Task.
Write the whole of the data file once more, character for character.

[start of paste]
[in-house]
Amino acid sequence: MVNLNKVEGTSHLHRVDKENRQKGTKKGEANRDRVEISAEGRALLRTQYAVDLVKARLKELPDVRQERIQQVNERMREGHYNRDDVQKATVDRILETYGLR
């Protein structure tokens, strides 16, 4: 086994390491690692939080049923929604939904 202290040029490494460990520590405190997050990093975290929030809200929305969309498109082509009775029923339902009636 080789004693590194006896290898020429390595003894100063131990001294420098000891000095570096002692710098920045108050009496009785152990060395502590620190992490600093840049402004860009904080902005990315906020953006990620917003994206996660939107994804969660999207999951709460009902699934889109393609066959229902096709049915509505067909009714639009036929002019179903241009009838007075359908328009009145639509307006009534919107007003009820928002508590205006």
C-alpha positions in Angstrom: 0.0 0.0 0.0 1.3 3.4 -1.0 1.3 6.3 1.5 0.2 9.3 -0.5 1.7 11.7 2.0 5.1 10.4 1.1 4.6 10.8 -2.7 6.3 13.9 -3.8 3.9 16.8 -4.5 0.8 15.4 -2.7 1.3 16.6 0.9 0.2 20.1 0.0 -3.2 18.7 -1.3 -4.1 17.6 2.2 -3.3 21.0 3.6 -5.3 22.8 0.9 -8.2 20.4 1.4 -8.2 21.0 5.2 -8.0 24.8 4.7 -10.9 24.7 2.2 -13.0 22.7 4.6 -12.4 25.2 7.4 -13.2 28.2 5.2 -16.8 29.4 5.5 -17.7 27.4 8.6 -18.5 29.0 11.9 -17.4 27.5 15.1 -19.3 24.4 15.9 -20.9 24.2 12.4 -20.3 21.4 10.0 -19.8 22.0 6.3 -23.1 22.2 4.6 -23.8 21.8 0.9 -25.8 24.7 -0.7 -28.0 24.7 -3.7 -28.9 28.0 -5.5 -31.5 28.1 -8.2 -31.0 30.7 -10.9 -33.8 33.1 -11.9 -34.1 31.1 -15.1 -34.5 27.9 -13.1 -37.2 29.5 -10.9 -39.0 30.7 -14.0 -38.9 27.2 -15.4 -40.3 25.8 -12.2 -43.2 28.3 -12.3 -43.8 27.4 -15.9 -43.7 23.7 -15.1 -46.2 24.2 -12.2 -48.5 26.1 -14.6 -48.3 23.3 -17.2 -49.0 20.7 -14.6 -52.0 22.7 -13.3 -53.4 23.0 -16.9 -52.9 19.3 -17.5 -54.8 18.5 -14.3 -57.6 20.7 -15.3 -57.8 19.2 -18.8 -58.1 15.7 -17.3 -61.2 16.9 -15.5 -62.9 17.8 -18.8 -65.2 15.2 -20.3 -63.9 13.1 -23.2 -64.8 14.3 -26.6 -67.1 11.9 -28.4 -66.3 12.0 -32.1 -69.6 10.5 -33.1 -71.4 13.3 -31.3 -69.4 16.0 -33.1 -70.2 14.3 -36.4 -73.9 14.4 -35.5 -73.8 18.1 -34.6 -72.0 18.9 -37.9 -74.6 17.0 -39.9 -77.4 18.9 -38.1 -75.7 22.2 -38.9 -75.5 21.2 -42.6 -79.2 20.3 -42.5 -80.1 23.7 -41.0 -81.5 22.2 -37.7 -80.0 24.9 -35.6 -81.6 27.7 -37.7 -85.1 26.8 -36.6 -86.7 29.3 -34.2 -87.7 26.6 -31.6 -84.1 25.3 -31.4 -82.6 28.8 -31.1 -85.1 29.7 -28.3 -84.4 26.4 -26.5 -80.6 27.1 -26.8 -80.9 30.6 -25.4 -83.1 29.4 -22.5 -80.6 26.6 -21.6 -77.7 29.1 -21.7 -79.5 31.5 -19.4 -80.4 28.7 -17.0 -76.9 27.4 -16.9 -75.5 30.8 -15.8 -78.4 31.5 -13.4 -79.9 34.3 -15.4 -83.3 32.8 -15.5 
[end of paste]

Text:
[in-house]
Amino acid sequence: MVNLNKVEGTSHLHRVDKENRQKGTKKGEANRDRVEISAEGRALLRTQYAVDLVKARLKELPDVRQERIQQVNERMREGHYNRDDVQKATVDRILETYGLR
């Protein structure tokens, strides 16, 4: 086994390491690692939080049923929604939904 202290040029490494460990520590405190997050990093975290929030809200929305969309498109082509009775029923339902009636 080789004693590194006896290898020429390595003894100063131990001294420098000891000095570096002692710098920045108050009496009785152990060395502590620190992490600093840049402004860009904080902005990315906020953006990620917003994206996660939107994804969660999207999951709460009902699934889109393609066959229902096709049915509505067909009714639009036929002019179903241009009838007075359908328009009145639509307006009534919107007003009820928002508590205006």
C-alpha positions in Angstrom: 0.0 0.0 0.0 1.3 3.4 -1.0 1.3 6.3 1.5 0.2 9.3 -0.5 1.7 11.7 2.0 5.1 10.4 1.1 4.6 10.8 -2.7 6.3 13.9 -3.8 3.9 16.8 -4.5 0.8 15.4 -2.7 1.3 16.6 0.9 0.2 20.1 0.0 -3.2 18.7 -1.3 -4.1 17.6 2.2 -3.3 21.0 3.6 -5.3 22.8 0.9 -8.2 20.4 1.4 -8.2 21.0 5.2 -8.0 24.8 4.7 -10.9 24.7 2.2 -13.0 22.7 4.6 -12.4 25.2 7.4 -13.2 28.2 5.2 -16.8 29.4 5.5 -17.7 27.4 8.6 -18.5 29.0 11.9 -17.4 27.5 15.1 -19.3 24.4 15.9 -20.9 24.2 12.4 -20.3 21.4 10.0 -19.8 22.0 6.3 -23.1 22.2 4.6 -23.8 21.8 0.9 -25.8 24.7 -0.7 -28.0 24.7 -3.7 -28.9 28.0 -5.5 -31.5 28.1 -8.2 -31.0 30.7 -10.9 -33.8 33.1 -11.9 -34.1 31.1 -15.1 -34.5 27.9 -13.1 -37.2 29.5 -10.9 -39.0 30.7 -14.0 -38.9 27.2 -15.4 -40.3 25.8 -12.2 -43.2 28.3 -12.3 -43.8 27.4 -15.9 -43.7 23.7 -15.1 -46.2 24.2 -12.2 -48.5 26.1 -14.6 -48.3 23.3 -17.2 -49.0 20.7 -14.6 -52.0 22.7 -13.3 -53.4 23.0 -16.9 -52.9 19.3 -17.5 -54.8 18.5 -14.3 -57.6 20.7 -15.3 -57.8 19.2 -18.8 -58.1 15.7 -17.3 -61.2 16.9 -15.5 -62.9 17.8 -18.8 -65.2 15.2 -20.3 -63.9 13.1 -23.2 -64.8 14.3 -26.6 -67.1 11.9 -28.4 -66.3 12.0 -32.1 -69.6 10.5 -33.1 -71.4 13.3 -31.3 -69.4 16.0 -33.1 -70.2 14.3 -36.4 -73.9 14.4 -35.5 -73.8 18.1 -34.6 -72.0 18.9 -37.9 -74.6 17.0 -39.9 -77.4 18.9 -38.1 -75.7 22.2 -38.9 -75.5 21.2 -42.6 -79.2 20.3 -42.5 -80.1 23.7 -41.0 -81.5 22.2 -37.7 -80.0 24.9 -35.6 -81.6 27.7 -37.7 -85.1 26.8 -36.6 -86.7 29.3 -34.2 -87.7 26.6 -31.6 -84.1 25.3 -31.4 -82.6 28.8 -31.1 -85.1 29.7 -28.3 -84.4 26.4 -26.5 -80.6 27.1 -26.8 -80.9 30.6 -25.4 -83.1 29.4 -22.5 -80.6 26.6 -21.6 -77.7 29.1 -21.7 -79.5 31.5 -19.4 -80.4 28.7 -17.0 -76.9 27.4 -16.9 -75.5 30.8 -15.8 -78.4 31.5 -13.4 -79.9 34.3 -15.4 -83.3 32.8 -15.5 